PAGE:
Type I interferon gene induction relies on IKK-related kinase TBK1 and IKK epsilon-mediated phosphorylations of IRF3/7 through the Toll-like receptor-dependent signaling pathways. The scaffold proteins ... [more ▼]

Type I interferon gene induction relies on IKK-related kinase TBK1 and IKK epsilon-mediated phosphorylations of IRF3/7 through the Toll-like receptor-dependent signaling pathways. The scaffold proteins that assemble these kinase complexes are poorly characterized. We show here that TANK/ITRAF is required for the TBK1- and IKK epsilon-mediated IRF3/7 phosphorylations through some Toll-like receptor-dependent pathways and is part of a TRAF3-containing complex. Moreover, TANK is dispensable for the early phase of double-stranded RNA-mediated IRF3 phosphorylation. Interestingly, TANK is heavily phosphorylated by TBK1-IKK epsilon upon lipopolysaccharide stimulation and is also subject to lipopolysaccharide- and TBK1-IKK epsilon-mediated Lys(63)-linked polyubiquitination, a mechanism that does not require TBK1-IKK epsilon kinase activity. Thus, we have identified TANK as a scaffold protein that assembles some but not all IRF3/7-phosphorylating TBK1-IKK epsilon complexes and demonstrated that these kinases possess two functions, namely the phosphorylation of both IRF3/7 and TANK as well as the recruitment of an E3 ligase for Lys63-linked polyubiquitination of their scaffold protein, TANK. [less ▲]

Detailed reference viewed: 89 (20 ULg)
Full Text
See detailFurther insights in the mechanisms of interleukin-1beta stimulation of osteoprotegerin in osteoblast-like cells
Lambert, Cécile ULg; Oury, Cécile ULg; Dejardin, Emmanuel ULg et al

in Journal of Bone and Mineral Research (2007), 22(9), 1350-1361

The mechanisms of IL-1beta stimulation of OPG were studied in more detail. Whereas p38 and ERK activation was confirmed to be needed, NF-kappaB was not necessary for this regulation. We also found that ... [more ▼]

The mechanisms of IL-1beta stimulation of OPG were studied in more detail. Whereas p38 and ERK activation was confirmed to be needed, NF-kappaB was not necessary for this regulation. We also found that OPG production after IL-1beta stimulation was not sufficient to block TRAIL-induced apoptosis in MG-63 cells. INTRODUCTION: Osteoprotegerin (OPG) plays a key role in the regulation of bone resorption and is stimulated by interleukin (IL)-1beta. Herein, we defined the mechanisms of IL-1beta stimulation of OPG focusing on the potential involvement of MAPK and NF-kappaB. We also examined whether OPG production in response to IL-1beta influences TRAIL-induced apoptosis in MG-63 cells. MATERIALS AND METHODS: OPG mRNA levels in MG-63 cells were quantified by real-time RT-PCR and protein levels of OPG and IL-6 by ELISA. Cell viability was assessed using the methyltetrazidium salt (MTS) reduction assay. The role of the MAPK pathway was studied by both Western blotting and the use of specific chemical inhibitors. NF-kappaB function was studied using BAY 11-7085 and by siRNA transfection to inhibit p65 synthesis. Transcription mechanisms were analyzed by transiently transfecting MG-63 cells with OPG promoter constructs. Post-transcriptional effects were examined by using cycloheximide and actinomycin D. RESULTS: MG-63 cells treatment with IL-1beta resulted in the phosphorylation of c-Jun NH(2)-terminal kinase (JNK), p38, and extracellular signal-regulated kinase (ERK). The use of the specific inhibitors showed that p38 and ERK but not JNK were needed for IL-1beta-induced OPG production. In contrast, NF-kappaB was not essential for IL-1beta induction of OPG. We also showed a small transcriptional and a possible post-transcriptional or translational regulation of OPG by IL-1beta. Exogenous OPG blocked TRAIL-induced apoptosis, but IL-1beta induction of OPG did not influence TRAIL-induced cell death. CONCLUSIONS: IL-1beta stimulates OPG production by mechanisms dependent on p38 and ERK. In contrast, NF-kappaB was not essential for this regulation. Although the relevance of IL-1beta stimulation of OPG is still not fully understood, our data showed that IL-1beta stimulation of OPG does not modify TRAIL-induced cell death. [less ▲]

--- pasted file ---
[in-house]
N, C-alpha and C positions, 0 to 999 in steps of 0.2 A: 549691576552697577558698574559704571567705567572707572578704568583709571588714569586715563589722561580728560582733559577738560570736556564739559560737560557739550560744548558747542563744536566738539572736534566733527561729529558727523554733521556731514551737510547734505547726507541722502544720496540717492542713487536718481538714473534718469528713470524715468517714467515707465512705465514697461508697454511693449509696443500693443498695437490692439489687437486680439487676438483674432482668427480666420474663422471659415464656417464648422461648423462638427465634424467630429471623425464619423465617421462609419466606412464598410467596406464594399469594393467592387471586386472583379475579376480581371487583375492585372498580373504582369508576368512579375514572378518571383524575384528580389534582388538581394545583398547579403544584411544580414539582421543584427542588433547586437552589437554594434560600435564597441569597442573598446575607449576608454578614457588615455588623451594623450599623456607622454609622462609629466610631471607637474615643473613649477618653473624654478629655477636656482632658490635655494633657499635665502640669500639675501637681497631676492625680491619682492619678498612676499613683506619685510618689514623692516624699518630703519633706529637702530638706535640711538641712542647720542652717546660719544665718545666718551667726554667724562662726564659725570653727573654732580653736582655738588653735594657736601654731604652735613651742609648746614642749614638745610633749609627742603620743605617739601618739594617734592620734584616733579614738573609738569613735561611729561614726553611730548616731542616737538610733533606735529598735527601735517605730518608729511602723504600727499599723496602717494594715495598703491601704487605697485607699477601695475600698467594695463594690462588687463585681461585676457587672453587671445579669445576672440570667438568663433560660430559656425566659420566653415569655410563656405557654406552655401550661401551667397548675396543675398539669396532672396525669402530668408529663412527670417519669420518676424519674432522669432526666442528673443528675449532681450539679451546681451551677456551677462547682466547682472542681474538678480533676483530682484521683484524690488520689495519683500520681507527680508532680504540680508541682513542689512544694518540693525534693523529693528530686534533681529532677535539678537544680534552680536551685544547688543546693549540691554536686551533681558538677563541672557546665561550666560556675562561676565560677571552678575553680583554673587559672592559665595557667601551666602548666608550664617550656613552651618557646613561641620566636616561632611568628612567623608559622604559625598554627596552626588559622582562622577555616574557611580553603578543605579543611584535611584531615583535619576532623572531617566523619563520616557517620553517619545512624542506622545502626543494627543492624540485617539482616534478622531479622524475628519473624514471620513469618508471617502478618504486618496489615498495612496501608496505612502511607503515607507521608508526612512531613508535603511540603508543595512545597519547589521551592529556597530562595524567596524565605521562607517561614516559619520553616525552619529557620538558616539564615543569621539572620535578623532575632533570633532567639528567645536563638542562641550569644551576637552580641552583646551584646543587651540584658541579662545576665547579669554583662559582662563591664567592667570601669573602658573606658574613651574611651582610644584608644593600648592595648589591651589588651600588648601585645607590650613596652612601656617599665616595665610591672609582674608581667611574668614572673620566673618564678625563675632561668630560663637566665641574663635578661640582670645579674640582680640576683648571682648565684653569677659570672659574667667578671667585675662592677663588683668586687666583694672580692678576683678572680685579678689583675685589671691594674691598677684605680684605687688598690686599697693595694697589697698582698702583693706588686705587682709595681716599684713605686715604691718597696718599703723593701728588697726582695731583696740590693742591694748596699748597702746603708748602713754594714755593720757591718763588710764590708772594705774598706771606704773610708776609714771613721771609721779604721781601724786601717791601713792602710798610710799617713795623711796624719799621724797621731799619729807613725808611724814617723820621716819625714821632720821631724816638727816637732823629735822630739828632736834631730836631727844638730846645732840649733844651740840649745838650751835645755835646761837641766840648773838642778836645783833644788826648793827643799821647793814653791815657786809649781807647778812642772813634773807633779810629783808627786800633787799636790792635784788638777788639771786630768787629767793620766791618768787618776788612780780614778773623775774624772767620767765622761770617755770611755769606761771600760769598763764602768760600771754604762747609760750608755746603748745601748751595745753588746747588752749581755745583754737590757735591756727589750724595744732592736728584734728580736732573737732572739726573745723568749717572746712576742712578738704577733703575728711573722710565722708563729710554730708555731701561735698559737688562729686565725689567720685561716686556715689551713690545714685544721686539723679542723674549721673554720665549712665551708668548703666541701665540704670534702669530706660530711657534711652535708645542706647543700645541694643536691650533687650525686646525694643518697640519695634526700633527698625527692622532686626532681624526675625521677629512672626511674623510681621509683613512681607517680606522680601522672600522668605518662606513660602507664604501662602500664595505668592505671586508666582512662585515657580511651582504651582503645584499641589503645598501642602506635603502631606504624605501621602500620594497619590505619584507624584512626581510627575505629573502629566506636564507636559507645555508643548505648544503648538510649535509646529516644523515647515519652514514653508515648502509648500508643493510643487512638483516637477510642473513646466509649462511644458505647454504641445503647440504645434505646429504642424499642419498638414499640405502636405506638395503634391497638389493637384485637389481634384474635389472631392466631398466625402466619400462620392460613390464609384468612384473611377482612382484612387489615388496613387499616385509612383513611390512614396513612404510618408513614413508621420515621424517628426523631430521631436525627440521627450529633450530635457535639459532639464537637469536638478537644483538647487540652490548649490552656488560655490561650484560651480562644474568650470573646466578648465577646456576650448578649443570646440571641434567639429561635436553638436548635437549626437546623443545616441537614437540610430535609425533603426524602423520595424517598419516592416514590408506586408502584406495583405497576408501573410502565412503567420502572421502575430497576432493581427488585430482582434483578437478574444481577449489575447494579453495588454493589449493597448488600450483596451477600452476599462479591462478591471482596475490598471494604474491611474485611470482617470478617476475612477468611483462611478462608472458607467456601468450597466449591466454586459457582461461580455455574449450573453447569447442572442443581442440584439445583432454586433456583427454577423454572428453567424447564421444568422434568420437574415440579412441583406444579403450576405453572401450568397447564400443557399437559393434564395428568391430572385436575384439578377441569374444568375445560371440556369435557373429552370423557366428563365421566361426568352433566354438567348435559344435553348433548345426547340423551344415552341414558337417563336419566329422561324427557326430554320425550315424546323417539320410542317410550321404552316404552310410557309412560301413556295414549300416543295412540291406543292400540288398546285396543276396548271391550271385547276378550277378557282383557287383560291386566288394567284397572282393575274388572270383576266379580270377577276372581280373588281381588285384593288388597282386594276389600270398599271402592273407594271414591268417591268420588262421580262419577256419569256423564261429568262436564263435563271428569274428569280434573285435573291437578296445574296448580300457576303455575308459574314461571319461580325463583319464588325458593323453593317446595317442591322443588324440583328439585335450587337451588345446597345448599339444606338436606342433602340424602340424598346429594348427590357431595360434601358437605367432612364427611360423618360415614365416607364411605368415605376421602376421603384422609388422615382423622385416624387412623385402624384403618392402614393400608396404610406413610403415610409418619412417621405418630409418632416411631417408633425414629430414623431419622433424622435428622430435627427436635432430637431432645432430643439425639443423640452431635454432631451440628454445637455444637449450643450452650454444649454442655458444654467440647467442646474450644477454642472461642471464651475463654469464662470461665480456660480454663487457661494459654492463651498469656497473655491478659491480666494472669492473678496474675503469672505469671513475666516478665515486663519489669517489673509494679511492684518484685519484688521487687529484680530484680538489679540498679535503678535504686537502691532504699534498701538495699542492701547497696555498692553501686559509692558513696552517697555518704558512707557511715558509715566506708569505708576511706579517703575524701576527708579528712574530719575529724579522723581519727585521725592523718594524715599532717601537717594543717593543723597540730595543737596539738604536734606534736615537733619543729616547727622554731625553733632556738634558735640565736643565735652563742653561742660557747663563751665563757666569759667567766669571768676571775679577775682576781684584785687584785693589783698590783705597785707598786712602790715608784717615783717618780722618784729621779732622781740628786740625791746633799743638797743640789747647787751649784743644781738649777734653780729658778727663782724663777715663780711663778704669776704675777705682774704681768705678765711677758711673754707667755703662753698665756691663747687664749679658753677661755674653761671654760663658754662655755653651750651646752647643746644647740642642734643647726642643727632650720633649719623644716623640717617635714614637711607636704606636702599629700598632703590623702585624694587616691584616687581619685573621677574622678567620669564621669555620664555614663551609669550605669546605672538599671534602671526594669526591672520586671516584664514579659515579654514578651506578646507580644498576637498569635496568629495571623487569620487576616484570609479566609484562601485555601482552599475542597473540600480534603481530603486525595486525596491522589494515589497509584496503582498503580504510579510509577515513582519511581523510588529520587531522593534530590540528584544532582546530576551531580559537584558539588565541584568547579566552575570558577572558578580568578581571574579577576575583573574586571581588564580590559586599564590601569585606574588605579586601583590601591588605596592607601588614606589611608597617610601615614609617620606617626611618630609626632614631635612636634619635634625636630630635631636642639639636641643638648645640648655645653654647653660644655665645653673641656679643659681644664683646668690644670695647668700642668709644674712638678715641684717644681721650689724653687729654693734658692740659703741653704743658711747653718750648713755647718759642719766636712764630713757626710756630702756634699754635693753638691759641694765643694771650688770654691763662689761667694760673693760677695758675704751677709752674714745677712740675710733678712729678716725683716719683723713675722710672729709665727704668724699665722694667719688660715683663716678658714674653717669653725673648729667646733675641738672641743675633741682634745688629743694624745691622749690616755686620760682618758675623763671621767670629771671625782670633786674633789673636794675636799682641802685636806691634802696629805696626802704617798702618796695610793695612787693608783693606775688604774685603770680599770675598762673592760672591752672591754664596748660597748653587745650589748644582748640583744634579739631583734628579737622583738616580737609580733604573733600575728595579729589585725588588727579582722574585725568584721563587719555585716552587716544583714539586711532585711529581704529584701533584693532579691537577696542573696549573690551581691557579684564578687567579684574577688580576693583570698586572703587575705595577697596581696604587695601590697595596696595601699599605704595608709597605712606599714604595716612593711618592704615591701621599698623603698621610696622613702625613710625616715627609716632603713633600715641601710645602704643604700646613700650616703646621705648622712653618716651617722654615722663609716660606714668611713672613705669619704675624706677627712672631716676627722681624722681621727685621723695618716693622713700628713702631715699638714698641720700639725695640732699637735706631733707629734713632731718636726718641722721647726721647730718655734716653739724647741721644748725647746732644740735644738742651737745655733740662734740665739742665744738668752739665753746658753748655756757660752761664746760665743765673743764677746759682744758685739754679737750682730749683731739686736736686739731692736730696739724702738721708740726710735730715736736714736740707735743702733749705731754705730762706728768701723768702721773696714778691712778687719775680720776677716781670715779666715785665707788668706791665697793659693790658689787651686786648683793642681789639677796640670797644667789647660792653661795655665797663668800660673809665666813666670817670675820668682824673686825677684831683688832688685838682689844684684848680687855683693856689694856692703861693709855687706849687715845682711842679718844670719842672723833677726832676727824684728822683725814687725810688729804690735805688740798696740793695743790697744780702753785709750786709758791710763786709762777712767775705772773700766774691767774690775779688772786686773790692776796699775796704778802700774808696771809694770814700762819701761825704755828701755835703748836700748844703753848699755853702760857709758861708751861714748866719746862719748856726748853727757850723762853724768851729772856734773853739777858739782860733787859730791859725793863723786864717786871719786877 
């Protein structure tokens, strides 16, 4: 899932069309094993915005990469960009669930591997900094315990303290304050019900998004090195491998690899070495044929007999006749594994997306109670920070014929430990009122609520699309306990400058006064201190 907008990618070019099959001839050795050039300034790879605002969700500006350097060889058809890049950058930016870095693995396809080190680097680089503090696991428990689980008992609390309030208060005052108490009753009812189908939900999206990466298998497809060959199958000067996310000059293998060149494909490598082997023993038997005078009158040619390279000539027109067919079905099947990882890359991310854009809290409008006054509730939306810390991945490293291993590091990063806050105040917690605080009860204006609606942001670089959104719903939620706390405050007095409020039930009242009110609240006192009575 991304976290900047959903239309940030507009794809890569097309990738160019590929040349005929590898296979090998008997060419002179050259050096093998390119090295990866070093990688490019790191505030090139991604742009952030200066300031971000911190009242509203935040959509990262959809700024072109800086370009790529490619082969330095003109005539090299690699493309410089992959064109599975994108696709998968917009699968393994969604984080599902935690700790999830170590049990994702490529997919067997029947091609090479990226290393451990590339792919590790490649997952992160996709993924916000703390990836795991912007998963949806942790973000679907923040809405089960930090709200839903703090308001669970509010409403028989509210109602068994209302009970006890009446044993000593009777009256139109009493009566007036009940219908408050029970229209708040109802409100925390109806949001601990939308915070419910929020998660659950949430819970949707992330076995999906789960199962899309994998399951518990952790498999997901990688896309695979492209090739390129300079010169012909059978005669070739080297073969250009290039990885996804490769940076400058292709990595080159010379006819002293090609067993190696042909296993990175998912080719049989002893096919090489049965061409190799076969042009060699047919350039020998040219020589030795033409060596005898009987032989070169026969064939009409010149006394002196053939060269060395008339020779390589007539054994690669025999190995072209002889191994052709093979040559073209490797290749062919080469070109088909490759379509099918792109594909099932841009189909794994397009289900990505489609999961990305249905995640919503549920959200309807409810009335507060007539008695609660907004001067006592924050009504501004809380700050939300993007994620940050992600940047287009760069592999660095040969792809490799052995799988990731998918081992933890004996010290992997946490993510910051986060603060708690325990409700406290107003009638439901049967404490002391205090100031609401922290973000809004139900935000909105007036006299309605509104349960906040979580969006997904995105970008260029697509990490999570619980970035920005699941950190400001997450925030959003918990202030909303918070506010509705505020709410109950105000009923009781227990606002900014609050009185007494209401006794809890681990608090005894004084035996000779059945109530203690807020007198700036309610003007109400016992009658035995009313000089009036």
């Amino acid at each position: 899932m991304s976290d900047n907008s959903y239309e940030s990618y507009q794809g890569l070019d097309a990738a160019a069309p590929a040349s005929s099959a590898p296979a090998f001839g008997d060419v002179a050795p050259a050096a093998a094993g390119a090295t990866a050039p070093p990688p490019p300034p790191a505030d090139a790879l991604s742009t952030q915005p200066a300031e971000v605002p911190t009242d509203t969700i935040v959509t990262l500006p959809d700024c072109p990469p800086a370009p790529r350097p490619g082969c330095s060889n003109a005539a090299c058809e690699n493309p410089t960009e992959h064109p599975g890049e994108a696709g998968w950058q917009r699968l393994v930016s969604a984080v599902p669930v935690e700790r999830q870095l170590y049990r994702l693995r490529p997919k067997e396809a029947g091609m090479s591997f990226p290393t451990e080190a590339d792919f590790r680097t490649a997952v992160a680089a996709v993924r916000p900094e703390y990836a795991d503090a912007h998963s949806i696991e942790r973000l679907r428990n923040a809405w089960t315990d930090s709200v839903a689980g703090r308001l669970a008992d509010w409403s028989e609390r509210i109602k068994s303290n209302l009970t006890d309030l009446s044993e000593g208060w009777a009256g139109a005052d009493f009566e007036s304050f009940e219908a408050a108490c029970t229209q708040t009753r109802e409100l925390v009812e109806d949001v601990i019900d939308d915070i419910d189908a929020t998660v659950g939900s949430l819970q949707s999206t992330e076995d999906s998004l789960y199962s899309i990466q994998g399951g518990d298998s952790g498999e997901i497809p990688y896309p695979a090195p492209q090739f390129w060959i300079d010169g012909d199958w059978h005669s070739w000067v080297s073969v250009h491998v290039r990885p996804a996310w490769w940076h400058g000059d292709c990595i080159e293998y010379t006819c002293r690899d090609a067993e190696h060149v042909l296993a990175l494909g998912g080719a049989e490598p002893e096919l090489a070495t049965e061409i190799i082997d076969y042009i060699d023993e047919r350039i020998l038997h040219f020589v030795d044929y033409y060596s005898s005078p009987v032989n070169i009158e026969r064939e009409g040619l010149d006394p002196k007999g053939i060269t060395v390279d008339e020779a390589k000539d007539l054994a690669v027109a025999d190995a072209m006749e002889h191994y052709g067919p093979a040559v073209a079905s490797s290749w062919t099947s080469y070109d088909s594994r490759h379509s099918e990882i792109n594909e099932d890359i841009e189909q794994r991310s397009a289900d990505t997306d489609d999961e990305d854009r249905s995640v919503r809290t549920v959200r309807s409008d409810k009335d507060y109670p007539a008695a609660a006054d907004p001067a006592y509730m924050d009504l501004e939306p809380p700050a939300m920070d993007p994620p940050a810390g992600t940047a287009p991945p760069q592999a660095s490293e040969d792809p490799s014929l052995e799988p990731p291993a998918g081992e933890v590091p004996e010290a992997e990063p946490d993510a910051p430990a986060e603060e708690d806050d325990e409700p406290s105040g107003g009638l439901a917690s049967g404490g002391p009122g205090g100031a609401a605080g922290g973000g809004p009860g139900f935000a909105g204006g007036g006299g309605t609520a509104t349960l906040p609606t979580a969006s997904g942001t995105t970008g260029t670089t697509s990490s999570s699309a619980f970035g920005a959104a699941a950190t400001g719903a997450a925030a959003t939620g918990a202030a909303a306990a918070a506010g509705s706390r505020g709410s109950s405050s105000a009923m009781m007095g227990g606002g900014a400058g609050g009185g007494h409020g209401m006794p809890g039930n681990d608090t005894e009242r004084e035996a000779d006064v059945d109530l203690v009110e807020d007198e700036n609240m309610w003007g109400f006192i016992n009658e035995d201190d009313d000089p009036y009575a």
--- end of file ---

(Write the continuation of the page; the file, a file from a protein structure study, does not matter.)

Detailed reference viewed: 63 (21 ULg)
Full Text
See detailPromoter-dependent effect of IKK alpha on NF-kappa B/p65 DNA binding
Gloire, Geoffrey ULg; Horion, Julie; El Mjiyad, Nadia ULg et al

in Journal of Biological Chemistry (2007), 282(29), 21308-21318

IKK alpha regulates many chromatin events in the nuclear phase of the NF-kappa B program, including phosphorylation of histone H3 and removal of co-repressors from NF-kappa B-dependent promoters. However ... [more ▼]